Iran after the student protests
The political fallout of the July events

The six days of protests beginning on July 7, 1999 will undoubtedly go down in history as the signal for the start of a new era in Iranian politics. The new era which will have its twists and turns, and even its surprises. Despite these the road leading to the total overthrow of the Islamic Republic will be one way. The significance of those six eventful days could be summed up:

1. The numerous schemes to reform the existing system have hit an impasse and Khatami's administration is paralysed by its own contradictions.

2. The crisis of the legitimacy of the existing political order has reached extraordinary dimensions and is fast moving towards a crisis of authority and control.

3. Institutional channels and permissible outlets are incapable of responding to the peoples' grievances and demands. It is not surprising, therefore, that people resorted to "direct action". We saw how a large section of those who had taken aim at the heart of the system used this first opportunity that came their way since 1981 to take a shot at it.

Transcend the campuses

To have a clear grasp and accurate assessment of the historic place of the current events we must first of all explore its specific features. The most important detail is that the students who started the protest managed to go beyond their own circles and involved other sections of society in particular other youth (the unemployed and high school pupils), creating a mass movement with broad popular support. Three factors in particular account for the spread of the movement beyond the narrow confines of student circles:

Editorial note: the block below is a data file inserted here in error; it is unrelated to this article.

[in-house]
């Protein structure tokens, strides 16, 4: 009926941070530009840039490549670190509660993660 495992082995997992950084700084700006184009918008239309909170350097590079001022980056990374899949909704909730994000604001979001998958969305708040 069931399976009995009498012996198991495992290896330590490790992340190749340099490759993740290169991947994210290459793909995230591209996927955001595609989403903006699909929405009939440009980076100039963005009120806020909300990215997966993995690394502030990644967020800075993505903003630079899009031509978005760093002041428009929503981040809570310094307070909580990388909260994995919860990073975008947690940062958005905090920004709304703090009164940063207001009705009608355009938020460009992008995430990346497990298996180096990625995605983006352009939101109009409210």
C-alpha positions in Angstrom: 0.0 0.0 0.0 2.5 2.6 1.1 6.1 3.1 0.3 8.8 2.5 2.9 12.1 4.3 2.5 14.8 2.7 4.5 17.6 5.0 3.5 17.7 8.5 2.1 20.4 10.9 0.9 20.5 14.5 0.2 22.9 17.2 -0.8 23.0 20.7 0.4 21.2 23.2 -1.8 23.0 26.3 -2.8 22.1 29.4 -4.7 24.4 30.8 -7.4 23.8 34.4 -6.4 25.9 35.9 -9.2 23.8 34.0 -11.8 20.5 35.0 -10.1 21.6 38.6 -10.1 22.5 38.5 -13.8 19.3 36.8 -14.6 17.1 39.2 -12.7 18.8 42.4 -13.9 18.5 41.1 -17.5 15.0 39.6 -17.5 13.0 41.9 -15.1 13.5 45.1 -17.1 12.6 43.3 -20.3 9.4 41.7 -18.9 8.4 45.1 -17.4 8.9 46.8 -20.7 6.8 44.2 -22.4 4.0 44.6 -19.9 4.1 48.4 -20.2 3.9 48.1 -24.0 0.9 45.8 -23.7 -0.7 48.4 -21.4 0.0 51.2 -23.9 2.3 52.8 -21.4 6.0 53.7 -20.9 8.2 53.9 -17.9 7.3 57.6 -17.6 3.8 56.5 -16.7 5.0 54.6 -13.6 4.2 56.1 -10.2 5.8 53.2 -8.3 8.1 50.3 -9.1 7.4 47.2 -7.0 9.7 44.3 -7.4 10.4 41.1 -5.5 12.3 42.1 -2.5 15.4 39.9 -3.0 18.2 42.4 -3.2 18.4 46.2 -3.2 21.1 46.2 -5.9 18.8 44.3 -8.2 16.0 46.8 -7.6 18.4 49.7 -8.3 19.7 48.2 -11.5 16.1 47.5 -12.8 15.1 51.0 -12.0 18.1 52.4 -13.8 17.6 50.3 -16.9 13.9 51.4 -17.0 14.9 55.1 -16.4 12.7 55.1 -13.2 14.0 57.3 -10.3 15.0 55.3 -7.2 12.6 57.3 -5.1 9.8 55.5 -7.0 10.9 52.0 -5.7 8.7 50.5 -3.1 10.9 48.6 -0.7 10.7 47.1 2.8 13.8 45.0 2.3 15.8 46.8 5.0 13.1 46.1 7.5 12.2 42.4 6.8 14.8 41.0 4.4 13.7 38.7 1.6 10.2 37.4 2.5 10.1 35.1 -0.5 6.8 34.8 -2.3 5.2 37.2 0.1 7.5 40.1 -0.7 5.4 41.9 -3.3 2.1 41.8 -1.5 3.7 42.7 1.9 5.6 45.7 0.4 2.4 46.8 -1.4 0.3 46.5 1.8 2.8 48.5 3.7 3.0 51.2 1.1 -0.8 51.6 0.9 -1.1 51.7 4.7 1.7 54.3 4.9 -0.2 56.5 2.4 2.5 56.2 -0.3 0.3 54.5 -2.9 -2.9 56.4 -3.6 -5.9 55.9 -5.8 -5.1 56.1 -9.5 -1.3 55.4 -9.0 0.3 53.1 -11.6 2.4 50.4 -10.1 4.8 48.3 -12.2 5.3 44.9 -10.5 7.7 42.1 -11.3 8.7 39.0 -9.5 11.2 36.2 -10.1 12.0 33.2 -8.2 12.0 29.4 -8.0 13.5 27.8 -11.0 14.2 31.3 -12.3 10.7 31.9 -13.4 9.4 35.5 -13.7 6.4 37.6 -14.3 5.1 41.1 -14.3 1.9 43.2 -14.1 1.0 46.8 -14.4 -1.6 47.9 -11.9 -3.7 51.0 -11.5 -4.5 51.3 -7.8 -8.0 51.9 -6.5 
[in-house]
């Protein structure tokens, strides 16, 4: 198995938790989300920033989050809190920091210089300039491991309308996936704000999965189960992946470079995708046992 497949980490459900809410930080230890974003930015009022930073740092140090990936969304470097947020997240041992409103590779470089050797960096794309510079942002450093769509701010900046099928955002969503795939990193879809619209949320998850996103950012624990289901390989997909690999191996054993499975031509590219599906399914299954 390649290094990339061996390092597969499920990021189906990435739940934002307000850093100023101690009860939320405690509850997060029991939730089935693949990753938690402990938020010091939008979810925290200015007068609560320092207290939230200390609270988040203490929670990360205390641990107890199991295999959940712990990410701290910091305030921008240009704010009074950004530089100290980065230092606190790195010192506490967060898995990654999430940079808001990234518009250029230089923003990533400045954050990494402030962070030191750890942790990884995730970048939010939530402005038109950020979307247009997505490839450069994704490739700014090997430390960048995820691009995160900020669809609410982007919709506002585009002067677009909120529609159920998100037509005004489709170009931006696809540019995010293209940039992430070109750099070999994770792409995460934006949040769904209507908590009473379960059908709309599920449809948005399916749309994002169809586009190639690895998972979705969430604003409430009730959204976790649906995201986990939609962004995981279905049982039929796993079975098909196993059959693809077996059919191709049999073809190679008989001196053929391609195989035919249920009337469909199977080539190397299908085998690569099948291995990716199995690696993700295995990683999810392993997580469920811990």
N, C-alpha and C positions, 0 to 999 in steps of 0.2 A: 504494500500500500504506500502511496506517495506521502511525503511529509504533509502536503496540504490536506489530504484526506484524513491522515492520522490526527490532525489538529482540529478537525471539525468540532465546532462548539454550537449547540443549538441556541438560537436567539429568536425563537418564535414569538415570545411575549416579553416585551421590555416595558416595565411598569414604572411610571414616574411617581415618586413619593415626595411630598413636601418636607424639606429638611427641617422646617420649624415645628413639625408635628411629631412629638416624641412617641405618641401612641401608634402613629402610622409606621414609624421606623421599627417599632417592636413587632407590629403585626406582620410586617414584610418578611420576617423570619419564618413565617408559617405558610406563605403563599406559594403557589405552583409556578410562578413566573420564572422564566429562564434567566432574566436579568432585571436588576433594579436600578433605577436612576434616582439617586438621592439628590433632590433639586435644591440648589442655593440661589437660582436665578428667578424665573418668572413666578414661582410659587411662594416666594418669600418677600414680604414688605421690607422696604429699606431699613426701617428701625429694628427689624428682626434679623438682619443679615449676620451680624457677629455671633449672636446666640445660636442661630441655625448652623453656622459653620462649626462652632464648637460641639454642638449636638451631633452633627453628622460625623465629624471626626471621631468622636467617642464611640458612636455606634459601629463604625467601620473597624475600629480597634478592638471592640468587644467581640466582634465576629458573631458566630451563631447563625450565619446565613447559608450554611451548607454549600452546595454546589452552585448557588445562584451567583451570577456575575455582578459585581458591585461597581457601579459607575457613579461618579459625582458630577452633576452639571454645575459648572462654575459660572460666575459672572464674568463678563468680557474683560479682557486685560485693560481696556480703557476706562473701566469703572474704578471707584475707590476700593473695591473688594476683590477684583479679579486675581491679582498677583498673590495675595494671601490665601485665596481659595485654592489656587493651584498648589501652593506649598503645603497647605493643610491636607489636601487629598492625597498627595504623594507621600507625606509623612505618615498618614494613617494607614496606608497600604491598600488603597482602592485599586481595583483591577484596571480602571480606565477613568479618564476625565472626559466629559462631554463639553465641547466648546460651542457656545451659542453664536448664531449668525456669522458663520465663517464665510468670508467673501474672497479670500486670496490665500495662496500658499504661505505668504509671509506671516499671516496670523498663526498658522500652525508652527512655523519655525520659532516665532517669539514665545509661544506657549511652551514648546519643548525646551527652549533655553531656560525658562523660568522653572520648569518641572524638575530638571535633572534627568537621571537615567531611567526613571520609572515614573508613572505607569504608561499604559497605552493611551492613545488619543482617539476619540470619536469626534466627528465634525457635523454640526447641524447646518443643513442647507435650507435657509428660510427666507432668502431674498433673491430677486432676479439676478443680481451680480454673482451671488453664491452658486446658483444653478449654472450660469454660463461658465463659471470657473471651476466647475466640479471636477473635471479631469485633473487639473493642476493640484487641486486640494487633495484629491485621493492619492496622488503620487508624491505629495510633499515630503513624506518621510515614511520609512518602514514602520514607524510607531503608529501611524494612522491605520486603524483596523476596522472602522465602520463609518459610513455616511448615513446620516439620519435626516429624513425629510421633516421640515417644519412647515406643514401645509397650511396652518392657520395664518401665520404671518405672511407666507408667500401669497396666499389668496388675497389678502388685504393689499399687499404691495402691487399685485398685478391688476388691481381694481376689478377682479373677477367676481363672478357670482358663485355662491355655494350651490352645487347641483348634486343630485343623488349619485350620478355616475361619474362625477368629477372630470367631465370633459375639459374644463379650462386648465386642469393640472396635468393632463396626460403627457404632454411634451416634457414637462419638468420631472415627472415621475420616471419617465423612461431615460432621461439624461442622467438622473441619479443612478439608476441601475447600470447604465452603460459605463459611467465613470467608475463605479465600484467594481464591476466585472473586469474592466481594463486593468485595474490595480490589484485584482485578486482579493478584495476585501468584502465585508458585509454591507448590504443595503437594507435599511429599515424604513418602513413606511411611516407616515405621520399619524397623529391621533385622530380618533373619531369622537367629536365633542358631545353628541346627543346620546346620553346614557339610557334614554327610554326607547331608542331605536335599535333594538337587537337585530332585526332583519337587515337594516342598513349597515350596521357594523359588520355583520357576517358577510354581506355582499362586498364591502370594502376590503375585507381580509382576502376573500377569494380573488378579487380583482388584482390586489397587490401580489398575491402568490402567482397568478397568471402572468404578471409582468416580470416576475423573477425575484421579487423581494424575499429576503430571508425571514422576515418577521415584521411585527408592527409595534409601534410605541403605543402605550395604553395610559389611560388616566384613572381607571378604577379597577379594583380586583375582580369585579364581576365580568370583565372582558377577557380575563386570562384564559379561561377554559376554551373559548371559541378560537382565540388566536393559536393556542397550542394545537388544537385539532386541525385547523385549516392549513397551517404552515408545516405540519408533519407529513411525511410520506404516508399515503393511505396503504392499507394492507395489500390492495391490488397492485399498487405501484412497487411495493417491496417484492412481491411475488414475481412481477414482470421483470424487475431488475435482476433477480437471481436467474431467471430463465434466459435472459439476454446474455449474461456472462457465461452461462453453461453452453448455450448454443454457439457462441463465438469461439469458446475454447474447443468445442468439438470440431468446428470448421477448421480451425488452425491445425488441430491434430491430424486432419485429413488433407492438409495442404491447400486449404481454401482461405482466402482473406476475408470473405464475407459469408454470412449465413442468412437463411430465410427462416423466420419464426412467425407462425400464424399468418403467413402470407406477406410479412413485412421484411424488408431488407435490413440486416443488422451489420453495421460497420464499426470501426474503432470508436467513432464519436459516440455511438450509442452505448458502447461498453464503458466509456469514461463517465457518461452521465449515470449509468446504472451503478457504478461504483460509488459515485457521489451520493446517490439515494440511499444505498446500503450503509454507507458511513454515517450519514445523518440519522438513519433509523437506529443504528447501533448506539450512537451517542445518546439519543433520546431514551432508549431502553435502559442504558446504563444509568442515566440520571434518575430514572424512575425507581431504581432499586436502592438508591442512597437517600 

Firstly, the extreme violence of the attack on the students' dormitory shocked a wide section of society and legitimised the furious reaction to it. Secondly, people were conscious that the ultra-conservative factions are determined to re-impose a total repression, which had partially lifted since the presidential elections of two years ago, and were increasingly willing to resist it. Thirdly, the general dissatisfaction with unemployment and rising prices, and the mounting sense of desperation as individual attempts to combat this poverty proved futile, especially amongst the young.

In the background was the split within the Islamic regime. There were also the experience of the various mass movements of the last two years. One can single out the presidential elections of May 1997, the mass reception for the Iranian World Cup soccer team, the defiant celebrations of the pre-Islamic Chahar Shanbeh Suri festivities last spring (banned by the regime as a pagan festival), the municipal council elections, and previous protests by students, intellectuals, as well as the activities of the semi-independent media, all of which helped to tone down the atmosphere of terror.


Autonomy and internal independence was the second feature of these protests. On the one hand they were a direct action in confrontation with political power. That is they took form outside legal and officially tolerated channels which in one form or other are amalgamated in the system, and stood up against them. On the other hand they were spontaneous. There was no prior leadership, no organisation and no pre-conceived slogans and demands. These all evolved in the process of the protests. Neither political parties and groups, nor student organisations had any significant control over them – at least not initially.